I Have The Joy

Joy, Joy, Joy, down in my heart, down in my heart ….. I have the peace that passes understanding down in my heart, down in my heart; I have the joy, joy, joy, joy down in my heart to stay.

Joy has chosen me.  Joy first chose me last September 19th, when arriving a day late to my Secular Franciscan fraternity retreat, I was handed a piece of paper – we drew your virtue for you last night —  Joyfulness.  The slip of paper read —

Joyfulness is an inner sense of peace and happiness.  You appreciate the gifts each day brings.  Without joyfulness, when the fun stops, our happiness stops.  Joy can carry us through the hard times even when we are feeling very sad.  Joy gives us wings.

Indeed, I was very sad that day, having attended a funeral that morning–the reason behind my delayed arrival.  Joy is hard to grasp in moments when you do not understand the workings of God.  Joy was found in the fellowship of fraternity that weekend.

In December, at our fraternity Advent Social, we exchange prayer partners and a virtue to share in the upcoming year.  Peacefulness chose me in December.  Maybe the root of Joy is the inner Peace.

At our January Secular Franciscan fraternity meeting, for Epiphany, we observe the Franciscan custom of extracting Saints and also a verse from the Bible, or, SFO Rule, to be a companion for the new year.  Joyfulness chose me again in a verse that was drawn for me —

Messengers of perfect joy in every circumstance, they should strive to bring joy and hope to others.  — The Rule of the Secular Franciscan Order, 19

In both cases, Joyfulness was drawn for me by someone else.   Not only must I be joyful, but, I must bring joy and hope to others.  My saint of the year is St. John Bosco (Don Bosco).  St. Bosco founded the Salesian Order.  I am just now trying to uncover what this Saint will offer me this year.  The Salesians have been hit hard in Haiti. Perhaps I will uncover Joyfulness in future posts.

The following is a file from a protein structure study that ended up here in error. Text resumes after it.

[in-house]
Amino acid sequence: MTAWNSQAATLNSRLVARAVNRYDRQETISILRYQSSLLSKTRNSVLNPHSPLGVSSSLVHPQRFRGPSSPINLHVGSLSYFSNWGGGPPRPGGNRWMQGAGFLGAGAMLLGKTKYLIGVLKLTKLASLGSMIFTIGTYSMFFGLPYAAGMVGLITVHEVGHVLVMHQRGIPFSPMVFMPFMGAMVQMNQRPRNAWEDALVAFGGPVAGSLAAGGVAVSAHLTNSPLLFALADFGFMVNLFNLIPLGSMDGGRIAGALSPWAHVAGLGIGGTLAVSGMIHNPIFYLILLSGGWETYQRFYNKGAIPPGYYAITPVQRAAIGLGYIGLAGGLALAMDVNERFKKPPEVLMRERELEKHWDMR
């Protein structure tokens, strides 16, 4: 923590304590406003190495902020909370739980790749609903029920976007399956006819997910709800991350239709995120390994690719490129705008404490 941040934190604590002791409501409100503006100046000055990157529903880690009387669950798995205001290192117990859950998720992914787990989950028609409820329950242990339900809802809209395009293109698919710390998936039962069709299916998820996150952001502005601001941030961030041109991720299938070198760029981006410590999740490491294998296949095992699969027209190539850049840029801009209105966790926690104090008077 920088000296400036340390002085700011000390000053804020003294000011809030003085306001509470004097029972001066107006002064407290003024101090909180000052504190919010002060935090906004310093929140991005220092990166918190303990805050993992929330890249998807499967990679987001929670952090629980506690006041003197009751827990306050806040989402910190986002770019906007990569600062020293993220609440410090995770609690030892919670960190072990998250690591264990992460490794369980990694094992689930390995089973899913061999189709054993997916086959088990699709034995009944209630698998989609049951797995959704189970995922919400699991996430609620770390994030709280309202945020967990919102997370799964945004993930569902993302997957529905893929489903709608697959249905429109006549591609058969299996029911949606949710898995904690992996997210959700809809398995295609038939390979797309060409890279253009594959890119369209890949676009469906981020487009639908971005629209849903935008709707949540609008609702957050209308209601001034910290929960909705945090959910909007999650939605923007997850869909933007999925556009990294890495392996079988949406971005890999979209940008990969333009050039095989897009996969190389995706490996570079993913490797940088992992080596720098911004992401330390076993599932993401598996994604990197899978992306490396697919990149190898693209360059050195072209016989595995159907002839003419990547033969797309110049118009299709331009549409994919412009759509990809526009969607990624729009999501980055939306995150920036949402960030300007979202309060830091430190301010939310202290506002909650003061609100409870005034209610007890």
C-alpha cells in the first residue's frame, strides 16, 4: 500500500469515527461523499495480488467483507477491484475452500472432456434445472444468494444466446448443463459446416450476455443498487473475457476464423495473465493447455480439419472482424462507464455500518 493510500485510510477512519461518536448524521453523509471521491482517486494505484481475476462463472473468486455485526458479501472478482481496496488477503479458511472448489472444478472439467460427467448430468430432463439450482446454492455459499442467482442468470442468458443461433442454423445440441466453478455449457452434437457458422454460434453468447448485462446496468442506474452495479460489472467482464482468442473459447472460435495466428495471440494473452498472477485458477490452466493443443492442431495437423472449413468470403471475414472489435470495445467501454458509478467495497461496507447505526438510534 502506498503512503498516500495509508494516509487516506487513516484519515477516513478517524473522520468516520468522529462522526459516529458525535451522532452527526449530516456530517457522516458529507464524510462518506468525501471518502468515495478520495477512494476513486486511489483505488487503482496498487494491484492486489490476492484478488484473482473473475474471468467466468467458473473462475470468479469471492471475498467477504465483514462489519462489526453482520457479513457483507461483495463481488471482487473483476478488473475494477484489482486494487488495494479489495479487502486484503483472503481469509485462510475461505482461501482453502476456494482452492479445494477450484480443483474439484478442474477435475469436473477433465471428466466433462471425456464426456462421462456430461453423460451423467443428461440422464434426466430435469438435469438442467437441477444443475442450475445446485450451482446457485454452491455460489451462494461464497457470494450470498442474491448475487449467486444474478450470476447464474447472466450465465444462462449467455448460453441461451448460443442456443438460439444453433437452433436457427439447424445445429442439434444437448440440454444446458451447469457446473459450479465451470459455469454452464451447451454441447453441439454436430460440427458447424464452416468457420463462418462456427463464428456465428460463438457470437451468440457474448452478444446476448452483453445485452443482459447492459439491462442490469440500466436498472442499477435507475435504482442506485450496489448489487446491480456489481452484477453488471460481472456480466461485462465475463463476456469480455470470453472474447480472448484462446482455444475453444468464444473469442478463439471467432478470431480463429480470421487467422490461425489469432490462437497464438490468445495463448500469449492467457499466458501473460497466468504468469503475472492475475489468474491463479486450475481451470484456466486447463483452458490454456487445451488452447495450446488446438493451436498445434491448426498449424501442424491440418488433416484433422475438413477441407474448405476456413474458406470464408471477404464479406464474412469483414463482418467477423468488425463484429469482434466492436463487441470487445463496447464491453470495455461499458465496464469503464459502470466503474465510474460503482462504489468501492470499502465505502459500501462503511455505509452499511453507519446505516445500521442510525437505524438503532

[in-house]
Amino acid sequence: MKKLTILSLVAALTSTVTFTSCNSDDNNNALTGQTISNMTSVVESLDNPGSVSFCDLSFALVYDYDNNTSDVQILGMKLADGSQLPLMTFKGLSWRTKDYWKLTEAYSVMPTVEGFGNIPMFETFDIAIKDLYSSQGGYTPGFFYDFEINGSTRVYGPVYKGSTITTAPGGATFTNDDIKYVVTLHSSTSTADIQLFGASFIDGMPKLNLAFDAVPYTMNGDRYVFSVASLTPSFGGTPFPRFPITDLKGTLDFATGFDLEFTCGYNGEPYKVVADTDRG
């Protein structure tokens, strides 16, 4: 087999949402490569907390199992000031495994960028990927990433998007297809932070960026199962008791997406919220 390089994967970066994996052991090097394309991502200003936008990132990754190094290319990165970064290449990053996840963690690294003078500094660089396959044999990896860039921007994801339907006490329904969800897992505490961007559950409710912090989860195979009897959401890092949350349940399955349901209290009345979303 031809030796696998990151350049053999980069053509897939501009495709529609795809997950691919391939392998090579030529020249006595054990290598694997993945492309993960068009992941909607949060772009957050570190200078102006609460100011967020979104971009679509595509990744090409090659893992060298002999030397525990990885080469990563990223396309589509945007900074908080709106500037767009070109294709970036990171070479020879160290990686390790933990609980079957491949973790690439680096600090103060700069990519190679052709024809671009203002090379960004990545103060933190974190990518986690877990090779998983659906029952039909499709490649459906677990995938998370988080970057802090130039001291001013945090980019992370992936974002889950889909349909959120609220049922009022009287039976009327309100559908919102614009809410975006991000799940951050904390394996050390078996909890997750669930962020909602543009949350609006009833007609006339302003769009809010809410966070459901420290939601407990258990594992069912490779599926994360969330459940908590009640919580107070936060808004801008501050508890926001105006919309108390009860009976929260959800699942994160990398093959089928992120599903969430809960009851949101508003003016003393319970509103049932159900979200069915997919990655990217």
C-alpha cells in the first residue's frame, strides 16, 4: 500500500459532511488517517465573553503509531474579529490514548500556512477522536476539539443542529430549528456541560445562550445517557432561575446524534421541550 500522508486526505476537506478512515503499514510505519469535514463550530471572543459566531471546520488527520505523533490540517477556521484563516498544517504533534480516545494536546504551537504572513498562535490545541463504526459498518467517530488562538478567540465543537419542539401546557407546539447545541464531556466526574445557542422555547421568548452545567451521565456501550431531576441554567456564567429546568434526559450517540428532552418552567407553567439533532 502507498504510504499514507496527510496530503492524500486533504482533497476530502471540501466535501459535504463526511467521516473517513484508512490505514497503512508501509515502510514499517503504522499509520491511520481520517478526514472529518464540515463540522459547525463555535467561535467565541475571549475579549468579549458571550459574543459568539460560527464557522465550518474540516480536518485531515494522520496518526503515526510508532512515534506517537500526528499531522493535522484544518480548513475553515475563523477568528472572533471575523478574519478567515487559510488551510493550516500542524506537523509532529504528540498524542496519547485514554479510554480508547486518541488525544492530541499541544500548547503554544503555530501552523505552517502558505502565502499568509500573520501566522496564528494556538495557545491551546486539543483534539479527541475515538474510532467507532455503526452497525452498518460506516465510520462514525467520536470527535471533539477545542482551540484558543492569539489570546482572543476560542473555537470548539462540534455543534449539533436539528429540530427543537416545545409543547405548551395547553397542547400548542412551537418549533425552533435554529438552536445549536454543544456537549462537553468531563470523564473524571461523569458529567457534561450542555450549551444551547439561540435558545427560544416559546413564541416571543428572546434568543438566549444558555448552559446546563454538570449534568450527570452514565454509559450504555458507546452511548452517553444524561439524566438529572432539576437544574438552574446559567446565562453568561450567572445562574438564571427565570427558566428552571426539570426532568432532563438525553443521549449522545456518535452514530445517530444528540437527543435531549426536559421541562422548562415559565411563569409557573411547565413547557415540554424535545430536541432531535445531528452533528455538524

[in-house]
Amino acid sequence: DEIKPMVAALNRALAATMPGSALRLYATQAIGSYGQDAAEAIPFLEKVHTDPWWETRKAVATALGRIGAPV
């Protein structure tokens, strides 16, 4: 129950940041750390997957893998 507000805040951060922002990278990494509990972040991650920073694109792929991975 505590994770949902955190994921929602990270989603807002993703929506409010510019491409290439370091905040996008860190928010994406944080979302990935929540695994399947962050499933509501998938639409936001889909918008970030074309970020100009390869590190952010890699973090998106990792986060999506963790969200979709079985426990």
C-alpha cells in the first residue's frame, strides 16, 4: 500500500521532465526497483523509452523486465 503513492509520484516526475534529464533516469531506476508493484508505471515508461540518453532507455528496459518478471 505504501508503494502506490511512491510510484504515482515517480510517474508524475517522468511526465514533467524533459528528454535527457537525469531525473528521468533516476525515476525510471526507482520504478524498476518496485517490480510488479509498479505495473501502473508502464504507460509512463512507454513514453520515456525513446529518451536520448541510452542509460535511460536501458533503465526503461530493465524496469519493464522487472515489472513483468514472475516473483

I recall singing “I’ve Got the Joy, Joy, Joy,” in my earliest days of attending Sunday School – I was about seven years old.  The simplest songs can mean the most.  As adults, perhaps part of the Joy is in watching children.


8 thoughts on “I Have The Joy

  1. Lee Ann — one of the beautiful things about St. Francis of Assisi is that he is so universally popular. His way following the Gospel of Jesus Christ is central to the life of all branches of the Christian church. His ministry was to point the way to the crucified cross of Jesus Christ. Francis embraced what is to be ‘lesser’ than those around him. You here the phrase – “Oh that person would give the shirt off his back to help some one” — that was Francis — he would give his last piece of clothing — morsel of bread — to someone else. If you have never read any of the life of St. Francis, I would recommend read G.K. Chesterton’s “St. Francis of Assisi.” Also, the first book I read was “The Lessons of St. Francis: How to Bring Simplicity into Your Daily Life” by John Michael Talbot with Steve Rabey. St. Francis’ popularity is such that there are non-Catholic associations of people following his of example of Gospel life. I never knew of his life before coming into the Catholic church. Let me know if have more questions.

  2. I have a home, car, and regular job. Part of living simply is living within in my means. Keeping consumer debt paid off. Keeping a car that is now paid off rather than always needing newer model. Saving money for what I need rather than charging to have it now. Not being wasteful. I wear regular clothes. I search for bargains. When people came to Francis wanting to live his way of the Gospel, he left it up to each one to determine how to live with less, so to speak. There is much more to the Franciscan way of life than monetary and material goods. If you are looking to understand more, you should check out the books I mentioned.

  3. Hi, I have another question for you. There is a site I go to bspenance.org. They are pretty strict as far as guidelines they expect their members to follow. Now I know this may sound silly or stupid but please I am being serious in my questions.
    Are you allowed to wear make up? Do your clothes have to be in muted colors like blue, black, grey, tan? Like I said, these may seem silly but they are subjects I am struggling with.
    Lee Ann

  4. The web site you have found is for a group of people who are living a much stricter form of life. I am not prohibited from wearing make-up, jewelry, or clothes that are brightly colored. This is the web site for my Secular Franciscan Order http://www.nafra-sfo.org/

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